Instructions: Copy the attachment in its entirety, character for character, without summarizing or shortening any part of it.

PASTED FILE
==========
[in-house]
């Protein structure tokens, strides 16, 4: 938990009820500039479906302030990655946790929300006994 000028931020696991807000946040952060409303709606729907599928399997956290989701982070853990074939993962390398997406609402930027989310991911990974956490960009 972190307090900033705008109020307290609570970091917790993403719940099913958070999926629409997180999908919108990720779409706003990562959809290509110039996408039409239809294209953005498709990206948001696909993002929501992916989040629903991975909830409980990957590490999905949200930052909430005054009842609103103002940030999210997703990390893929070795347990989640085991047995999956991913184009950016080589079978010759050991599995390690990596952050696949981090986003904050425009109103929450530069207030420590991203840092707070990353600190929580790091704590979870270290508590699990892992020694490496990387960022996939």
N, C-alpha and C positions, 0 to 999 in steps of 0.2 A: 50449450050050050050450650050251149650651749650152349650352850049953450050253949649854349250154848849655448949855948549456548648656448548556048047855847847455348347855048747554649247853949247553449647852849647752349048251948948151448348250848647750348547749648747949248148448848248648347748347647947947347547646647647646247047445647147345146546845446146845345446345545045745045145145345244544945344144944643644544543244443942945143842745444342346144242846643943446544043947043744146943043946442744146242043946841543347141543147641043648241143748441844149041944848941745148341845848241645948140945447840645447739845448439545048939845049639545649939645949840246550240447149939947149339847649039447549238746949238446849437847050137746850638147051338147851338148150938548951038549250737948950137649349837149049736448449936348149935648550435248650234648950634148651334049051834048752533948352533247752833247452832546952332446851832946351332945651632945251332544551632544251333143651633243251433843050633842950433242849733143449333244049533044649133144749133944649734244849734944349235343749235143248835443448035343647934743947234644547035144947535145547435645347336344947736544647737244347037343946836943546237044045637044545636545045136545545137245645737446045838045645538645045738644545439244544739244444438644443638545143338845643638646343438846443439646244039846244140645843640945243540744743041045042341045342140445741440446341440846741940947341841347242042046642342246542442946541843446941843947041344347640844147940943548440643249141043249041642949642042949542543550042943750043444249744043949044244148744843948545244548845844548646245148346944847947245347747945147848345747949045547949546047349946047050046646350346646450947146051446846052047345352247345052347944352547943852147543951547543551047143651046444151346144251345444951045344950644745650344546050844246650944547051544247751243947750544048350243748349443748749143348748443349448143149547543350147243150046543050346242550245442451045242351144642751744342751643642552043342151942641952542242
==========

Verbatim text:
[in-house]
């Protein structure tokens, strides 16, 4: 938990009820500039479906302030990655946790929300006994 000028931020696991807000946040952060409303709606729907599928399997956290989701982070853990074939993962390398997406609402930027989310991911990974956490960009 972190307090900033705008109020307290609570970091917790993403719940099913958070999926629409997180999908919108990720779409706003990562959809290509110039996408039409239809294209953005498709990206948001696909993002929501992916989040629903991975909830409980990957590490999905949200930052909430005054009842609103103002940030999210997703990390893929070795347990989640085991047995999956991913184009950016080589079978010759050991599995390690990596952050696949981090986003904050425009109103929450530069207030420590991203840092707070990353600190929580790091704590979870270290508590699990892992020694490496990387960022996939």
N, C-alpha and C positions, 0 to 999 in steps of 0.2 A: 50449450050050050050450650050251149650651749650152349650352850049953450050253949649854349250154848849655448949855948549456548648656448548556048047855847847455348347855048747554649247853949247553449647852849647752349048251948948151448348250848647750348547749648747949248148448848248648347748347647947947347547646647647646247047445647147345146546845446146845345446345545045745045145145345244544945344144944643644544543244443942945143842745444342346144242846643943446544043947043744146943043946442744146242043946841543347141543147641043648241143748441844149041944848941745148341845848241645948140945447840645447739845448439545048939845049639545649939645949840246550240447149939947149339847649039447549238746949238446849437847050137746850638147051338147851338148150938548951038549250737948950137649349837149049736448449936348149935648550435248650234648950634148651334049051834048752533948352533247752833247452832546952332446851832946351332945651632945251332544551632544251333143651633243251433843050633842950433242849733143449333244049533044649133144749133944649734244849734944349235343749235143248835443448035343647934743947234644547035144947535145547435645347336344947736544647737244347037343946836943546237044045637044545636545045136545545137245645737446045838045645538645045738644545439244544739244444438644443638545143338845643638646343438846443439646244039846244140645843640945243540744743041045042341045342140445741440446341440846741940947341841347242042046642342246542442946541843446941843947041344347640844147940943548440643249141043249041642949642042949542543550042943750043444249744043949044244148744843948545244548845844548646245148346944847947245347747945147848345747949045547949546047349946047050046646350346646450947146051446846052047345352247345052347944352547943852147543951547543551047143651046444151346144251345444951045344950644745650344546050844246650944547051544247751243947750544048350243748349443748749143348748443349448143149547543350147243150046543050346242550245442451045242351144642751744342751643642552043342151942641952542242